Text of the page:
New Director Leads The Way With Proven Record of Online Success

Angie Brekken has so many professional credentials following her name, you almost lose your breath reading them aloud. Her business card alone could win you a game of Scrabble. Her qualifications made her a top candidate to lead Northland Community & Technical College’s newest academic program… but it was her experience as a student that set her apart.

“I earned my bachelor’s degree from the University of Medicine and Dentistry of New Jersey, which is now a part of Rutgers University,” Brekken explained, “and I went on to earn my master’s in human nutrition from Eastern Michigan University.”

Brekken’s educational qualifications sound fairly standard, but what her curriculum vitae leaves out is the fact that both degrees were earned entirely online. The Crookston, MN, native is a six-year veteran of the digital academic world. So, when Northland began chartering it’s new Dietetic Technician A.A.S. degree as a 100% online program—just the fourth of its kind in the nation—the administration was keen on finding a lead instructor that would not only embrace the online model, but be able to relate to the student experience as well.

Angie Brekken
“I’ve seen it. I’ve lived it … both in the online classroom and in my career.”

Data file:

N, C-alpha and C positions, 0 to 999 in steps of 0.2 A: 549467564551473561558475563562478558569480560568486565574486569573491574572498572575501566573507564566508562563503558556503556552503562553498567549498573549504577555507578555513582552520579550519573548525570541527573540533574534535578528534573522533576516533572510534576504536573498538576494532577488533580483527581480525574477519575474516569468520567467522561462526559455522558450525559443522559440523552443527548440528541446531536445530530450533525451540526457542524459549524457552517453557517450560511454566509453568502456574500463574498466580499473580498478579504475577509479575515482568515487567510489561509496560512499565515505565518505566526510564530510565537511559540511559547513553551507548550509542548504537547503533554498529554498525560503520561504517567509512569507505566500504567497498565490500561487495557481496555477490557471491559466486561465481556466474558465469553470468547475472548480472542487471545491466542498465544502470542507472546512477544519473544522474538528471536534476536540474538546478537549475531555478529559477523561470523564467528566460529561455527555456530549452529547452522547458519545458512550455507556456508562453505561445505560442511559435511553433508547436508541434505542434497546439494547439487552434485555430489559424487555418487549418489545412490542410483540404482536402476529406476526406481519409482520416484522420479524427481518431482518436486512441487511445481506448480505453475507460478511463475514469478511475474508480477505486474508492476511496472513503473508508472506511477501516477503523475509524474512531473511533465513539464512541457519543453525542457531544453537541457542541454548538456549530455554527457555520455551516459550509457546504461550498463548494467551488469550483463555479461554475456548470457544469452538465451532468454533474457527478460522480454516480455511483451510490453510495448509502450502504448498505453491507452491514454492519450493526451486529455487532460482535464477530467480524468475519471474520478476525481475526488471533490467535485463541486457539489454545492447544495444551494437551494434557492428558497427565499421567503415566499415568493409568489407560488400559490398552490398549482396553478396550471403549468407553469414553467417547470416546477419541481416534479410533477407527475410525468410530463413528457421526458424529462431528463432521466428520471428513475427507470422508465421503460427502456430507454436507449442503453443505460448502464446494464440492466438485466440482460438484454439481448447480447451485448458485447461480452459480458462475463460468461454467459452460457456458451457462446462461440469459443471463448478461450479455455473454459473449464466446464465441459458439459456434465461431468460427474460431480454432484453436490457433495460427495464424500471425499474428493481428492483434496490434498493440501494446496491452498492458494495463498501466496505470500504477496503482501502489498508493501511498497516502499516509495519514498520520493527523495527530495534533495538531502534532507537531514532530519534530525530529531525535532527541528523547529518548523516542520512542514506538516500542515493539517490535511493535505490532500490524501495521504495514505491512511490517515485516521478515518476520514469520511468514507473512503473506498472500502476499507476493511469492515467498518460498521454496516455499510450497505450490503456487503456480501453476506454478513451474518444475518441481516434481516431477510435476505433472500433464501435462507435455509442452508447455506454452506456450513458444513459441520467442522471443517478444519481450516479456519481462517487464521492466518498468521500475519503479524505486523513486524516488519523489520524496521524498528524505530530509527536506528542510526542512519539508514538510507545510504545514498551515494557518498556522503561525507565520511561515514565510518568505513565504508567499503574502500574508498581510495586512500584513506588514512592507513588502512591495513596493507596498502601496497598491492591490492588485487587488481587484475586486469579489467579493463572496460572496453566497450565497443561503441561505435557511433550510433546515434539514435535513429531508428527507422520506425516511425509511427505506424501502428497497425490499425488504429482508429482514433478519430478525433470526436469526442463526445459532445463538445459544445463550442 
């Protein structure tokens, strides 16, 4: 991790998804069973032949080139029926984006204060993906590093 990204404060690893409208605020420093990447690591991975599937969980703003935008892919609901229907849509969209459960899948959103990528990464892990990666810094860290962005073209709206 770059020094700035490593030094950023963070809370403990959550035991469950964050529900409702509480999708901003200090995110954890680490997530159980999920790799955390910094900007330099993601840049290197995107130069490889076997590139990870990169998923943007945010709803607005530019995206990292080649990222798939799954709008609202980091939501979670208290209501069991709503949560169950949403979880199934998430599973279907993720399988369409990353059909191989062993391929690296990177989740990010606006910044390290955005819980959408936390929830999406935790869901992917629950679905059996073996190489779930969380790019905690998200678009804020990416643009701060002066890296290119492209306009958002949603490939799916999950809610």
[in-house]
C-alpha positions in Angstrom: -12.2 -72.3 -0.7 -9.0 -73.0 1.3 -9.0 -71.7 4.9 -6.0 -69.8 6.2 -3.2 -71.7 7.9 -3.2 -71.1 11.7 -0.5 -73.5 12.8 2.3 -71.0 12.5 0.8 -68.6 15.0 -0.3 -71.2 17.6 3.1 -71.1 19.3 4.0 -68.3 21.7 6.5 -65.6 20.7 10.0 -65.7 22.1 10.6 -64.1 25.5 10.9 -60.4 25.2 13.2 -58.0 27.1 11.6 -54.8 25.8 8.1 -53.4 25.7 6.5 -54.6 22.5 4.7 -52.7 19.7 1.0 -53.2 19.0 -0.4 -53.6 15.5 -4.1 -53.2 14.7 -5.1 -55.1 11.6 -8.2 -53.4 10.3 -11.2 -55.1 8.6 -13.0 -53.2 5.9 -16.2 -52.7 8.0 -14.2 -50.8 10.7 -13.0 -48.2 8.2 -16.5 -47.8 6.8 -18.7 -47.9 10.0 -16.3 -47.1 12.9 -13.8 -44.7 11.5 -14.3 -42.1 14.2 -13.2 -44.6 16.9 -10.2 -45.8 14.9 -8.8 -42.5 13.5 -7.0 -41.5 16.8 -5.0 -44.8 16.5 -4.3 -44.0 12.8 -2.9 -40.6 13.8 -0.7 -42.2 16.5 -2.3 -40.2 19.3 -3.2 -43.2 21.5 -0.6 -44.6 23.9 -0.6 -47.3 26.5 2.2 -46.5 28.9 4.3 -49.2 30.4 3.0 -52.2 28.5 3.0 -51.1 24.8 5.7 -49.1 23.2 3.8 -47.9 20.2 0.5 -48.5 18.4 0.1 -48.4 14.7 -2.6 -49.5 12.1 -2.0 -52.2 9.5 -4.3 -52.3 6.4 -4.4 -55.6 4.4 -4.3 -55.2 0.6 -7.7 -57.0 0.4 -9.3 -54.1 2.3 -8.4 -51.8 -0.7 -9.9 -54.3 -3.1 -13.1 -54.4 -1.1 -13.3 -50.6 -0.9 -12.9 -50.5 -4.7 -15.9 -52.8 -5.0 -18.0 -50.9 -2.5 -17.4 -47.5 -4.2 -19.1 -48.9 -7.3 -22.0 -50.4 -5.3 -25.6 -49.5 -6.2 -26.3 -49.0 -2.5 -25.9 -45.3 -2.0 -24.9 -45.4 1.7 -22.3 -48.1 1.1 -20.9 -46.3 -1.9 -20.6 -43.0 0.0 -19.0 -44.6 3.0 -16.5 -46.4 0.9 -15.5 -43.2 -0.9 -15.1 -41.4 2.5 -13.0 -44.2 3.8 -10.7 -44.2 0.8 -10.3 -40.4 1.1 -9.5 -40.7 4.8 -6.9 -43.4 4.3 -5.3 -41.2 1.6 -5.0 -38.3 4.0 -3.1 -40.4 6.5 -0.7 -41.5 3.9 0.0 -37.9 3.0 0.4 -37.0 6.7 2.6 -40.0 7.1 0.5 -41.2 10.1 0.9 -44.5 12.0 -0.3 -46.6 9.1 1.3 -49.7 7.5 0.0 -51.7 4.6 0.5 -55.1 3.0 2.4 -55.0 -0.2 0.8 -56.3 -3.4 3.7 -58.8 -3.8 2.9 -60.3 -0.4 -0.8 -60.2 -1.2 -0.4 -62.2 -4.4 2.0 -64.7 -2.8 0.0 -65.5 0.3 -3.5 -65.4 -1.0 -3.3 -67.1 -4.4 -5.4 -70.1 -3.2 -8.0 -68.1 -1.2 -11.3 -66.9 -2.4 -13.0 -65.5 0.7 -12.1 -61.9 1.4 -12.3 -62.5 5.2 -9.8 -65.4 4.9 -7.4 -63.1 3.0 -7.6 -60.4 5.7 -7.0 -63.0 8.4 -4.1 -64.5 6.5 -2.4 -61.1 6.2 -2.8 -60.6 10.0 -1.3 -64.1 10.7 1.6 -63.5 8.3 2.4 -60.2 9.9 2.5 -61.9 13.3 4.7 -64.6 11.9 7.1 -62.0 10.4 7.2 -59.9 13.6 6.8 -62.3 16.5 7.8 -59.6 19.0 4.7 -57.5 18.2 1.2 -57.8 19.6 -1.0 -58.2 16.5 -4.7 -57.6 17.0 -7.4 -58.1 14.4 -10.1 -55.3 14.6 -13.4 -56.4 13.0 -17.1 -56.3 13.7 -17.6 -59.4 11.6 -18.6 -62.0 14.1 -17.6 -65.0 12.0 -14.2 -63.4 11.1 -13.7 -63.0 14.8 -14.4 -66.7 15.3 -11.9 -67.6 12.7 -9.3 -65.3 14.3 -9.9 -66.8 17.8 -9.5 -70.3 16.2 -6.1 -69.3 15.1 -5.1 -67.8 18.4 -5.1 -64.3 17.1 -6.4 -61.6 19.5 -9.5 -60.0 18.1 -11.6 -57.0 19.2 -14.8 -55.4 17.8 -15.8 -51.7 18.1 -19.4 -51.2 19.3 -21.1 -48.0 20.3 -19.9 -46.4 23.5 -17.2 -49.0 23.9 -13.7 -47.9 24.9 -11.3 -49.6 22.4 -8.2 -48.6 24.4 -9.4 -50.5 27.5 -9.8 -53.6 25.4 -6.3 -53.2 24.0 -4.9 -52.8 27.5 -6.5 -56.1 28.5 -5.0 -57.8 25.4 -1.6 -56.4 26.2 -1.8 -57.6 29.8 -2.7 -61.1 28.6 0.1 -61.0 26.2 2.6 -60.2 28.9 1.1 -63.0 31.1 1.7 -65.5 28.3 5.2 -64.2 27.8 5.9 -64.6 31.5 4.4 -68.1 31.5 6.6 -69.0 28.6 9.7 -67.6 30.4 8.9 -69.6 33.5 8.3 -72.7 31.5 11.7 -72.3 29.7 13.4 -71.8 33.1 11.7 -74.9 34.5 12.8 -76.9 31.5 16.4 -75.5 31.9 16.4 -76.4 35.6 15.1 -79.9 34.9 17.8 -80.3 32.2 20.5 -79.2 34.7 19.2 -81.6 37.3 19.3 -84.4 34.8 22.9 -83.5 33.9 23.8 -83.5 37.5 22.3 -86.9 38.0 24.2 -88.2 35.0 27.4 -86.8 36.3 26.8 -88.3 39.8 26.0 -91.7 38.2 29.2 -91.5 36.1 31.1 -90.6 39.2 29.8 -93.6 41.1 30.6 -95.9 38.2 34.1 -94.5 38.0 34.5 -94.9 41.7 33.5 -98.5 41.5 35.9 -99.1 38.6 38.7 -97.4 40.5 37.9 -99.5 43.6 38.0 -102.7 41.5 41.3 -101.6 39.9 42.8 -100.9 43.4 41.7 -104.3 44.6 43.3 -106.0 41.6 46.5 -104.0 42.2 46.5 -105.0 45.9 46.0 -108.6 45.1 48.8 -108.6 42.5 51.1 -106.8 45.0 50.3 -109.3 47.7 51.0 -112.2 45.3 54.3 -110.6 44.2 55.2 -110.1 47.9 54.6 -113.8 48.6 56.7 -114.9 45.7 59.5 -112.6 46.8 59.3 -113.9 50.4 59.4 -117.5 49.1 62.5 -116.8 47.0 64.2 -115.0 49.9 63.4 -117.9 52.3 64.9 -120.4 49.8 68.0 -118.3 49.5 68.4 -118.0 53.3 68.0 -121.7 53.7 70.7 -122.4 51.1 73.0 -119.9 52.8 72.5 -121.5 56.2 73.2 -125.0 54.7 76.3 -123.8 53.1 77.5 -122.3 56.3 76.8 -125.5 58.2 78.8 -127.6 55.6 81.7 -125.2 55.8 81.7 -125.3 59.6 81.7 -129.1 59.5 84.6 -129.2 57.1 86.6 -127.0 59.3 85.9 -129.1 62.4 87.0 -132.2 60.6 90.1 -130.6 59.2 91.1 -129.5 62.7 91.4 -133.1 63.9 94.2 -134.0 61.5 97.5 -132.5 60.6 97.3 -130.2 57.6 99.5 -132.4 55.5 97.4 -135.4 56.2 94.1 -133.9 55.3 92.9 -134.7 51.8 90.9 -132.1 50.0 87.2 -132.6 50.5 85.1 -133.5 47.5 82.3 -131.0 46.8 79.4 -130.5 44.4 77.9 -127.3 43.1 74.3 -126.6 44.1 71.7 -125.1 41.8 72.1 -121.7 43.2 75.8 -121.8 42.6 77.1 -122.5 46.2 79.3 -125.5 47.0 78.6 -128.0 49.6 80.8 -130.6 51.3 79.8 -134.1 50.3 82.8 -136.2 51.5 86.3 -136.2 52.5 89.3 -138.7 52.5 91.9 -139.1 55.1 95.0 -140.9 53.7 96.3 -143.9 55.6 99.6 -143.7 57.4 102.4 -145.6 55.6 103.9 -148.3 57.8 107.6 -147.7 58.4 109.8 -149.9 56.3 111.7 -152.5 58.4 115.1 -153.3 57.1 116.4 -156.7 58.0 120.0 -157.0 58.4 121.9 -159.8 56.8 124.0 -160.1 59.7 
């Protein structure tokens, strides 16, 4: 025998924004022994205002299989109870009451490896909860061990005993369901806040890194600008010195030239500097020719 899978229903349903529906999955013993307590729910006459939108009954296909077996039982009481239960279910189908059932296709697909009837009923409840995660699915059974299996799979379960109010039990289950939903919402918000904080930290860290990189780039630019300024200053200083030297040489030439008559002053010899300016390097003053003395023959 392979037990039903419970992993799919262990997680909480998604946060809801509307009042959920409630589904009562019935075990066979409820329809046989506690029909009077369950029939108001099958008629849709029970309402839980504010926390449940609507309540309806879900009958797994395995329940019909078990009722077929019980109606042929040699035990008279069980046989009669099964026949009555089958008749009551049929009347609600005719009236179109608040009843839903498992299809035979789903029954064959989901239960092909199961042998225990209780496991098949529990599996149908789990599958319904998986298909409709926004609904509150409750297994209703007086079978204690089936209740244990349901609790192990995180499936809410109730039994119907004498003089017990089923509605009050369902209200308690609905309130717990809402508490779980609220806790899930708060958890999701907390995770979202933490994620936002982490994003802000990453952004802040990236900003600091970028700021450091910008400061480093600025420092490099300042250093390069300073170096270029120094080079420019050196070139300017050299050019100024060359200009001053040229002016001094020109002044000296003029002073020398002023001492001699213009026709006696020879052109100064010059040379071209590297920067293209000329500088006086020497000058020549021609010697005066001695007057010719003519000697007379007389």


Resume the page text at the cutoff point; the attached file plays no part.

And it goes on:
“We’re really fortunate to have Angie because she’s walked that same path that our students will be walking,” Jodi Stauss-Stassen, Northland’s Dean Of Health, Nursing, & Public Services said. “She’s an online learner, and she understands what online learning is all about. We’re extremely excited about this new dietetic tech program, because the industry is really growing. We’re even more excited to have a faculty member like Angie on board leading the way.”


Brekken’s passion with food science started at a remarkably young age. While most little girls were busy playing with Legos and Barbie dream cars, a rather inquisitive young Brekken was asking her mom about food. Well, almost food.

“My mom told me a story about when I was little,” Brekken said with a hint of childhood embarrassment. “She said I asked her how many calories were in a cup of water, to which she simply said ‘None, honey.’ So I guess I was always interested in nutrition, even back before I can remember.”

Though you might hear the word nutrition and immediately think of diet or weight loss (and all the frustration that often comes with it), to hear Brekken talk about her chosen profession, you come away believing that food is… well, fun.

“Nutrition is growing,” Brekken said confidently. “There are going to be more and more jobs that have to do with nutrition and preventative care. I see a lot of growth. Working with food is just plain fun, too. You get to work with a variety of people and cultures. You can work with customers or patients directly, or you can be a supervisor in a kitchen, for example, so you really get to capitalize on whatever your strengths are.”

Angie Brekken
“You get to work with a variety of people and cultures.”

For Brekken, her strengths go beyond food. Northland chose her to lead the new program because of her strong, successful history with online education. Brekken’s reputation and local experience also played a role in building a one-of-a-kind articulation agreement that opens up a new avenue for students who would otherwise be at an educational standstill.